We’ve long said that we should just once skip the spring turkey season to fish the long list of waters that we’ve only heard about, or revisit those we’ve ignored over the years.
We’d start by fishing the ones closest to home, we said, and work out from there. Our choices would be many. Because the list of waters in North Dakota numbers over 400, we would have to skip several turkey seasons to explore even a fraction.
We’d hit them right after ice out when the pike and other fish moved into the shallows where the water warmed first, putting them within casting distance from shore.
This proclamation, to purposefully waive hunting these nonnative birds as the countryside was coming to life after months of winter, was typically aired in the waning weeks of May when we were, certainly not for the first time, eating our unfilled turkey tags.
On February 20, for the first time in several years, we were notified by the Game and Fish Department that we didn’t draw spring turkey licenses for the unit we hunt close to home.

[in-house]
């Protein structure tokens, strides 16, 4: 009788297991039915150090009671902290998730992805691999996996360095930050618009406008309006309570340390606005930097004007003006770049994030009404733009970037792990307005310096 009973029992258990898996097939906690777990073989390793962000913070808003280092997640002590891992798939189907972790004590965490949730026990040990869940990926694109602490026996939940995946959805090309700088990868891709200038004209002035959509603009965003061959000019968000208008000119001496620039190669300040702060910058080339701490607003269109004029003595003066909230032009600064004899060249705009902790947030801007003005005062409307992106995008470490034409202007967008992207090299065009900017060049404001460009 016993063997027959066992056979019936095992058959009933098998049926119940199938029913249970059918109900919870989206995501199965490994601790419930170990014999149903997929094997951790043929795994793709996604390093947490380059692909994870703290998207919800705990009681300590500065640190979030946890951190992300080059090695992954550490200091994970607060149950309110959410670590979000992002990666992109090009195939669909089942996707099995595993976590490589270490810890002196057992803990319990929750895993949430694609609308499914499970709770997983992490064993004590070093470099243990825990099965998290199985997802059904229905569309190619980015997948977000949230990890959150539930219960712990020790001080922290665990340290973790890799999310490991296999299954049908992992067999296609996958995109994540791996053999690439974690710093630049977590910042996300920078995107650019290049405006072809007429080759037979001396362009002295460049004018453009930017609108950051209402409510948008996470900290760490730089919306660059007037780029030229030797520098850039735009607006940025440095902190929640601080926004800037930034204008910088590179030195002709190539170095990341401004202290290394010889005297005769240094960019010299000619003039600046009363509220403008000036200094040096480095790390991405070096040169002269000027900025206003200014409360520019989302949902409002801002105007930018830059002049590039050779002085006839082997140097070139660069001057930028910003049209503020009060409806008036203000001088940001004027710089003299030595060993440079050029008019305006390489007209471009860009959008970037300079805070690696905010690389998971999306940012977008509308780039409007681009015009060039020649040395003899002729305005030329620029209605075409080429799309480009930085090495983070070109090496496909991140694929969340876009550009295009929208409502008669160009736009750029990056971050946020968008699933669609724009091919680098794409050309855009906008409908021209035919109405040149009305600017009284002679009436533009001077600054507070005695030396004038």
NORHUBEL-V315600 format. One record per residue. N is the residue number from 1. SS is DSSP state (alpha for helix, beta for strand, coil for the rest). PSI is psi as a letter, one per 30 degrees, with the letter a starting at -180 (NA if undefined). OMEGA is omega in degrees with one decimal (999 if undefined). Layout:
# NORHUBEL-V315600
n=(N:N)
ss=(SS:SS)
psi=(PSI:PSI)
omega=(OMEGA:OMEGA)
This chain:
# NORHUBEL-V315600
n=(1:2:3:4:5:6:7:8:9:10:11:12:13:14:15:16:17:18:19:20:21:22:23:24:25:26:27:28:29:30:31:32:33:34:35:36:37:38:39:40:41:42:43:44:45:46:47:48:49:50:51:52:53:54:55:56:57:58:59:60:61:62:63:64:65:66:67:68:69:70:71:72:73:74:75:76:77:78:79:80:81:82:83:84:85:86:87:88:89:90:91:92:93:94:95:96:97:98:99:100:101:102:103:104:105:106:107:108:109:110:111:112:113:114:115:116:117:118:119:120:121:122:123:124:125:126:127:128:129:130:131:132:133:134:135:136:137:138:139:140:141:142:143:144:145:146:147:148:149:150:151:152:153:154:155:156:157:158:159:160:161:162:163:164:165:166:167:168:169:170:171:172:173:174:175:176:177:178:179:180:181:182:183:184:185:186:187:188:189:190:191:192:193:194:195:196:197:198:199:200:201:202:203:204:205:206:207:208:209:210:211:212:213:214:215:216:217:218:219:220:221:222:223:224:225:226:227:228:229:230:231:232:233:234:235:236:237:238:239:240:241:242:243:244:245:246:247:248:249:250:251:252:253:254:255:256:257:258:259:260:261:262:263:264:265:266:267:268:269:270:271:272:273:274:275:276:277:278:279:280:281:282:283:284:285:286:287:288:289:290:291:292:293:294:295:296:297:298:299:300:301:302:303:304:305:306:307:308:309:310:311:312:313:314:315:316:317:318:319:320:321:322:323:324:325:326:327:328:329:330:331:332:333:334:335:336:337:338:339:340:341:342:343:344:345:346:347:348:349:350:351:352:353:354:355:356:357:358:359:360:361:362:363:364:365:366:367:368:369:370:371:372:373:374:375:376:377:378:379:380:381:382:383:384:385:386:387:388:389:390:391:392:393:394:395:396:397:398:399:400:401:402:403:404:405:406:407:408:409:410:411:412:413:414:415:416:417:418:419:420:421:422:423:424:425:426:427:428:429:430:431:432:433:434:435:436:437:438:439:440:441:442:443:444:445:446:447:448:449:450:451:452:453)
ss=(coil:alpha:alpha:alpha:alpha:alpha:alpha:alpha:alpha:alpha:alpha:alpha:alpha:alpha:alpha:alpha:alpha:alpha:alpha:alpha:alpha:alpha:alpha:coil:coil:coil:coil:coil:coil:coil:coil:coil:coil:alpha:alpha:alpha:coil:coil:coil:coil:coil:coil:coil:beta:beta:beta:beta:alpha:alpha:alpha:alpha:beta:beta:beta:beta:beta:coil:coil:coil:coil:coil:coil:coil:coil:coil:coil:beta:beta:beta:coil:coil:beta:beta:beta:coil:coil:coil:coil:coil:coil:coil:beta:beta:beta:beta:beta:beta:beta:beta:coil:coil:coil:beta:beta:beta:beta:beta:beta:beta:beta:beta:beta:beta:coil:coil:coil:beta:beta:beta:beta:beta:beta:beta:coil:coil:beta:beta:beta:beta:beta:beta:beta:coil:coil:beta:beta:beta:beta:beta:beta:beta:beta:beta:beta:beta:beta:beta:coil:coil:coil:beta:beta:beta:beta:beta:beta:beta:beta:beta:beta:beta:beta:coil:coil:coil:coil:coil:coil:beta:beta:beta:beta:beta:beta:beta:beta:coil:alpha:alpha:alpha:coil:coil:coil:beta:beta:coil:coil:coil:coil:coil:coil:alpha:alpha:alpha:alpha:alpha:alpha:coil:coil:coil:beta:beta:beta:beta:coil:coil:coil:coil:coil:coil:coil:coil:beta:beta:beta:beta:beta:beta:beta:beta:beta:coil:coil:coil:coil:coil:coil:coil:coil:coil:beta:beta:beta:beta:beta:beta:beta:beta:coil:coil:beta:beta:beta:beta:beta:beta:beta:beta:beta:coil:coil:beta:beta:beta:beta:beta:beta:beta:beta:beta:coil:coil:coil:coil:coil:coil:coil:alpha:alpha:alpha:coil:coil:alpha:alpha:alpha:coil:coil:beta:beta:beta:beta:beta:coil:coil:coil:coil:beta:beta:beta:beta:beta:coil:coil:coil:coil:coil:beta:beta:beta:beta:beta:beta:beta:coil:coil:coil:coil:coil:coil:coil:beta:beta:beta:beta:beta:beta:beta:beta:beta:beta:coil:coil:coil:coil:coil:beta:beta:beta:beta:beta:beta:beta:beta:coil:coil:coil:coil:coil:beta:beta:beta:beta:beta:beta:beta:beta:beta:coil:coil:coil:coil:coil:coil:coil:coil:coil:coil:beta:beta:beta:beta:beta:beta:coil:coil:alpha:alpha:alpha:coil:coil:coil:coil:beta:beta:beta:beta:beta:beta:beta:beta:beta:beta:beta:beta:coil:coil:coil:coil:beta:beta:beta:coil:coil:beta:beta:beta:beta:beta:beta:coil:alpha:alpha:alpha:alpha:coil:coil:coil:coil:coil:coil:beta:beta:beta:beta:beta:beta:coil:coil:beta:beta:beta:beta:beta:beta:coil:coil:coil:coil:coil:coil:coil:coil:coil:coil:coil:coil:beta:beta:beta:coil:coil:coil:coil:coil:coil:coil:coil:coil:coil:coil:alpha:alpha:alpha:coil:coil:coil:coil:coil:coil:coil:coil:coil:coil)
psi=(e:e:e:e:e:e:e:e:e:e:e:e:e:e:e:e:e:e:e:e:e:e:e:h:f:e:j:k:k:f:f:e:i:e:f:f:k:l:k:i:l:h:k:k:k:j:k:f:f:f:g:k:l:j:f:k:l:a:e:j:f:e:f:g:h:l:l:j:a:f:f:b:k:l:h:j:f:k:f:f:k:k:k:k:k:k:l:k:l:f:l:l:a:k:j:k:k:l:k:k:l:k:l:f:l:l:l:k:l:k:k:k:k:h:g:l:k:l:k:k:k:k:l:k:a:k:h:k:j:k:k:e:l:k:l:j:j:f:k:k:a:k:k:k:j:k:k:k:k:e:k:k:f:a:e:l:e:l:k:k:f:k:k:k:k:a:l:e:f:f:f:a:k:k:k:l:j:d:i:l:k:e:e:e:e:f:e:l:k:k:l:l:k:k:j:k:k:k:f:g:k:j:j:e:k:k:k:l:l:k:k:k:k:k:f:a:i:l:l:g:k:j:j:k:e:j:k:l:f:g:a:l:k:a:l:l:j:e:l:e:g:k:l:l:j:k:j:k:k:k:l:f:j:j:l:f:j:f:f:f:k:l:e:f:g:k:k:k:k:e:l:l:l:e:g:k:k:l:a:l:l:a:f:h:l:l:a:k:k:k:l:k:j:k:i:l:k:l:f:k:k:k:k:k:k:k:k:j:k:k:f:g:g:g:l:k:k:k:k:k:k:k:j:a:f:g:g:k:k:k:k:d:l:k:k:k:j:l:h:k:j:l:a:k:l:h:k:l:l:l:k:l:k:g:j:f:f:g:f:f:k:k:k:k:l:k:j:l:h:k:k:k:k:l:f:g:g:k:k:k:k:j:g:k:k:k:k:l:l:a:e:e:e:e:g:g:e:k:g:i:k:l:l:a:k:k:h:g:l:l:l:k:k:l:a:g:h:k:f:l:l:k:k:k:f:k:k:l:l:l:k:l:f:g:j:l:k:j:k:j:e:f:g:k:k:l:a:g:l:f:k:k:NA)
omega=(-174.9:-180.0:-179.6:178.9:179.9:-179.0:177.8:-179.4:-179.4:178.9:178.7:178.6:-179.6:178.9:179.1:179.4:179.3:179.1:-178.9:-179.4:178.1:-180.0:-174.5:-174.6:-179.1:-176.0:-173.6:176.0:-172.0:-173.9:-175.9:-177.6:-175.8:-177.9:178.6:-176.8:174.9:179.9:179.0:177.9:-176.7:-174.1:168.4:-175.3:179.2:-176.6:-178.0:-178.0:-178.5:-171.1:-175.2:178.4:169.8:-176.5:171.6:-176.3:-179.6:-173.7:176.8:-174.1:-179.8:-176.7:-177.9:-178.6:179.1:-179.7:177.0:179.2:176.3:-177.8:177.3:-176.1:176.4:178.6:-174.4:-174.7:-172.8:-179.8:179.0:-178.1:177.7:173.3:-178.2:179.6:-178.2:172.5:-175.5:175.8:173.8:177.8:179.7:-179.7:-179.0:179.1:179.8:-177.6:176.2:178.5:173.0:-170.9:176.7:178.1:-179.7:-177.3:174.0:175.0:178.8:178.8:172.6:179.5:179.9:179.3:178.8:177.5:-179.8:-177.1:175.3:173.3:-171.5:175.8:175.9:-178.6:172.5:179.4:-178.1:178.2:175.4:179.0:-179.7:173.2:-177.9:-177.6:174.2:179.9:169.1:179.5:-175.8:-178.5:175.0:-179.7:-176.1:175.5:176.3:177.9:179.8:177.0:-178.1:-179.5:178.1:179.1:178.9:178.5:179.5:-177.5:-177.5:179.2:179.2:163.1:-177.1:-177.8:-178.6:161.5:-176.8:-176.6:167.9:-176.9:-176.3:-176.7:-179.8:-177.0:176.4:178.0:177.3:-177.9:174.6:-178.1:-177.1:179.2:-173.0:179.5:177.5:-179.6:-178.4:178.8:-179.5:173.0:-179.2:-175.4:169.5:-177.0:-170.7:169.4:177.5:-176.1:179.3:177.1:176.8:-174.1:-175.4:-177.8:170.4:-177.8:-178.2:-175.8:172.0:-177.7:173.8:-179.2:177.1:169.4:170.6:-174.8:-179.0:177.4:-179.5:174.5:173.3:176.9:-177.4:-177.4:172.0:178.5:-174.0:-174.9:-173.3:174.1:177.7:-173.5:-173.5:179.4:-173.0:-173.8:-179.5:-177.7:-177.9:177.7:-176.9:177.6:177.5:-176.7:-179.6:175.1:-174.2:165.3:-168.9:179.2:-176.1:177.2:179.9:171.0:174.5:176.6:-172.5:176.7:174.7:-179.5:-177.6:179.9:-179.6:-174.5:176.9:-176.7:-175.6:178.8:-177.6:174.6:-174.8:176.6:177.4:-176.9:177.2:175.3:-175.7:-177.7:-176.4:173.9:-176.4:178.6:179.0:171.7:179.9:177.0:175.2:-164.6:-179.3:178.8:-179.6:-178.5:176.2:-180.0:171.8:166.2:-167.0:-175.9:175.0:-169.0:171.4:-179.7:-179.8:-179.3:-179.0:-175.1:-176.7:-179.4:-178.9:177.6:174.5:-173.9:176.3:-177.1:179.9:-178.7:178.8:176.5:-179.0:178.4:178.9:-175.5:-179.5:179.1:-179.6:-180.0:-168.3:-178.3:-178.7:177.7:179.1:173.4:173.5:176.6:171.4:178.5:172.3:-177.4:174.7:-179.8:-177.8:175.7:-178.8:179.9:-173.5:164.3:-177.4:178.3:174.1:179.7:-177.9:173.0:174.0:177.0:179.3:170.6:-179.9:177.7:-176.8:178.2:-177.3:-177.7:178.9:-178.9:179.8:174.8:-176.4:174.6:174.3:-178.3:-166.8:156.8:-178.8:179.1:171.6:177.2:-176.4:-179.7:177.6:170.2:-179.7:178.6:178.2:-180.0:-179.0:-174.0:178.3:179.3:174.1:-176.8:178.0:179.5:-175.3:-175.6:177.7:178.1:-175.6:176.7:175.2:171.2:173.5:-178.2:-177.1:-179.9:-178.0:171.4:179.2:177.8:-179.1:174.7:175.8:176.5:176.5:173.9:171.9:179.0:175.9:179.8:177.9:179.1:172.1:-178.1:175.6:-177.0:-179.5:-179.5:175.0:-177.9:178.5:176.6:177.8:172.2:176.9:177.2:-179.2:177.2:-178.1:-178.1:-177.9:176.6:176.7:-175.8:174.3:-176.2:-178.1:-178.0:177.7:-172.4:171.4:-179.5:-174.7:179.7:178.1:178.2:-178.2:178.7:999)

Unsuccessful, the email read.
Like the other unsuccessful applicants, I’m guessing, we were bummed, and a little surprised because drawing a license, at least in the unit we hunt, had begun to feel like a gimme.
The consolation, the silver lining for being told no, I told my teenage hunting partner, is that we could fish more, just like we talked about. Remember?
Yeah, but … he answered.
And I get the “but.”
There’s something about being in the turkey woods in spring waiting for first light. When we’ve done our scouting and know where the birds are roosting, it’s possible to make them out from a distance. In low light, they don’t look like live critters, but dark, featureless nests built by raptors or squirrels on steroids.
Yet, as sunrise approaches, and with little provocation, say, the barking of a farmyard dog or the crow of a rooster pheasant, the big birds gobble in response, announcing to anyone who bothers to listen their whereabouts.
If the wind is down, and if you pay attention and listen for it, you’ll sometimes hear 20 pounds of turkey gracelessly thump to the ground.
Being in the woods, leaning against a tree and hearing this, knowing that just maybe a mature tom in full display, with wings drooping to the ground and tail erect, could, with a little goading, strut by at any moment is worth getting out of bed for.
Yet, so is hooking a nice fish in shallow water on a lake that’s new to us, or an old standby. The tradeoff, if you can call it that, certainly doesn’t bite.